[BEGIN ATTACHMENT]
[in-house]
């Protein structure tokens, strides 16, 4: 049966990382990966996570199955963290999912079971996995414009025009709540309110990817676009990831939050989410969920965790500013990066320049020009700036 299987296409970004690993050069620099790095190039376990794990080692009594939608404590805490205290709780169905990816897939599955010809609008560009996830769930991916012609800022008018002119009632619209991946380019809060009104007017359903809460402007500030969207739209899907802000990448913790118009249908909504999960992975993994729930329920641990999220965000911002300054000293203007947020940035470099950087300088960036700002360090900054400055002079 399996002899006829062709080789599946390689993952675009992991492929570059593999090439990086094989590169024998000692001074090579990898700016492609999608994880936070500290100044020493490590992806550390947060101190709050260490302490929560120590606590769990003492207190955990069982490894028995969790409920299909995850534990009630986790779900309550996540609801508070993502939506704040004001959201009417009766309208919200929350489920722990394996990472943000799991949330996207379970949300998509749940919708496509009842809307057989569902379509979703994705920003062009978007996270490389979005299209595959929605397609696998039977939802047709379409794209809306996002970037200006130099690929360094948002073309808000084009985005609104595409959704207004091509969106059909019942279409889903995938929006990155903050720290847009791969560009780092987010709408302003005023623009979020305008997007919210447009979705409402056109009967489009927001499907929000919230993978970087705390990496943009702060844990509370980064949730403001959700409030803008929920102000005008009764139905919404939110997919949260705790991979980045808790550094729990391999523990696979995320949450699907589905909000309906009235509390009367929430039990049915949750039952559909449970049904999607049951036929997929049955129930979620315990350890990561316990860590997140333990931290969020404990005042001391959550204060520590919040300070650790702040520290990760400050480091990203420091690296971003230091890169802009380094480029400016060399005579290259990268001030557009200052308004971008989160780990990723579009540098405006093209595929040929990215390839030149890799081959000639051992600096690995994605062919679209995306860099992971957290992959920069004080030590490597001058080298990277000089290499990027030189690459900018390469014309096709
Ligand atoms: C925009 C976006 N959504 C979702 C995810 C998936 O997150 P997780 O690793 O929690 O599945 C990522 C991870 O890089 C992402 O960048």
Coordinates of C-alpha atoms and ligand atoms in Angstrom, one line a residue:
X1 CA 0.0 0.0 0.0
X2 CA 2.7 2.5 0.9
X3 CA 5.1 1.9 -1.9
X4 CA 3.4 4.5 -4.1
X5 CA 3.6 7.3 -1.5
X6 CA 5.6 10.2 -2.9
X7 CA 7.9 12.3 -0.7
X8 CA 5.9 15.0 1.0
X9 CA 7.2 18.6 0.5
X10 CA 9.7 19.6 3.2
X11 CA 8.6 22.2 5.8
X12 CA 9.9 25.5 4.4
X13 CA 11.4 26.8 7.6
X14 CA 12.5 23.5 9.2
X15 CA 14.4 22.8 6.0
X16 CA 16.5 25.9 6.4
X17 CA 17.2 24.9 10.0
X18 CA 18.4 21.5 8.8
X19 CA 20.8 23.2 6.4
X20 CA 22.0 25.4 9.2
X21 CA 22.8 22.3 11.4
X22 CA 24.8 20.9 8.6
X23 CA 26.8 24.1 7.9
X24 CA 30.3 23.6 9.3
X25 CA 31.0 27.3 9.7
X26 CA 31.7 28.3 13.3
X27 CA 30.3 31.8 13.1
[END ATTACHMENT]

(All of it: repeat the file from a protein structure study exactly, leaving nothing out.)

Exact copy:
[in-house]
């Protein structure tokens, strides 16, 4: 049966990382990966996570199955963290999912079971996995414009025009709540309110990817676009990831939050989410969920965790500013990066320049020009700036 299987296409970004690993050069620099790095190039376990794990080692009594939608404590805490205290709780169905990816897939599955010809609008560009996830769930991916012609800022008018002119009632619209991946380019809060009104007017359903809460402007500030969207739209899907802000990448913790118009249908909504999960992975993994729930329920641990999220965000911002300054000293203007947020940035470099950087300088960036700002360090900054400055002079 399996002899006829062709080789599946390689993952675009992991492929570059593999090439990086094989590169024998000692001074090579990898700016492609999608994880936070500290100044020493490590992806550390947060101190709050260490302490929560120590606590769990003492207190955990069982490894028995969790409920299909995850534990009630986790779900309550996540609801508070993502939506704040004001959201009417009766309208919200929350489920722990394996990472943000799991949330996207379970949300998509749940919708496509009842809307057989569902379509979703994705920003062009978007996270490389979005299209595959929605397609696998039977939802047709379409794209809306996002970037200006130099690929360094948002073309808000084009985005609104595409959704207004091509969106059909019942279409889903995938929006990155903050720290847009791969560009780092987010709408302003005023623009979020305008997007919210447009979705409402056109009967489009927001499907929000919230993978970087705390990496943009702060844990509370980064949730403001959700409030803008929920102000005008009764139905919404939110997919949260705790991979980045808790550094729990391999523990696979995320949450699907589905909000309906009235509390009367929430039990049915949750039952559909449970049904999607049951036929997929049955129930979620315990350890990561316990860590997140333990931290969020404990005042001391959550204060520590919040300070650790702040520290990760400050480091990203420091690296971003230091890169802009380094480029400016060399005579290259990268001030557009200052308004971008989160780990990723579009540098405006093209595929040929990215390839030149890799081959000639051992600096690995994605062919679209995306860099992971957290992959920069004080030590490597001058080298990277000089290499990027030189690459900018390469014309096709
Ligand atoms: C925009 C976006 N959504 C979702 C995810 C998936 O997150 P997780 O690793 O929690 O599945 C990522 C991870 O890089 C992402 O960048």
Coordinates of C-alpha atoms and ligand atoms in Angstrom, one line a residue:
X1 CA 0.0 0.0 0.0
X2 CA 2.7 2.5 0.9
X3 CA 5.1 1.9 -1.9
X4 CA 3.4 4.5 -4.1
X5 CA 3.6 7.3 -1.5
X6 CA 5.6 10.2 -2.9
X7 CA 7.9 12.3 -0.7
X8 CA 5.9 15.0 1.0
X9 CA 7.2 18.6 0.5
X10 CA 9.7 19.6 3.2
X11 CA 8.6 22.2 5.8
X12 CA 9.9 25.5 4.4
X13 CA 11.4 26.8 7.6
X14 CA 12.5 23.5 9.2
X15 CA 14.4 22.8 6.0
X16 CA 16.5 25.9 6.4
X17 CA 17.2 24.9 10.0
X18 CA 18.4 21.5 8.8
X19 CA 20.8 23.2 6.4
X20 CA 22.0 25.4 9.2
X21 CA 22.8 22.3 11.4
X22 CA 24.8 20.9 8.6
X23 CA 26.8 24.1 7.9
X24 CA 30.3 23.6 9.3
X25 CA 31.0 27.3 9.7
X26 CA 31.7 28.3 13.3
X27 CA 30.3 31.8 13.1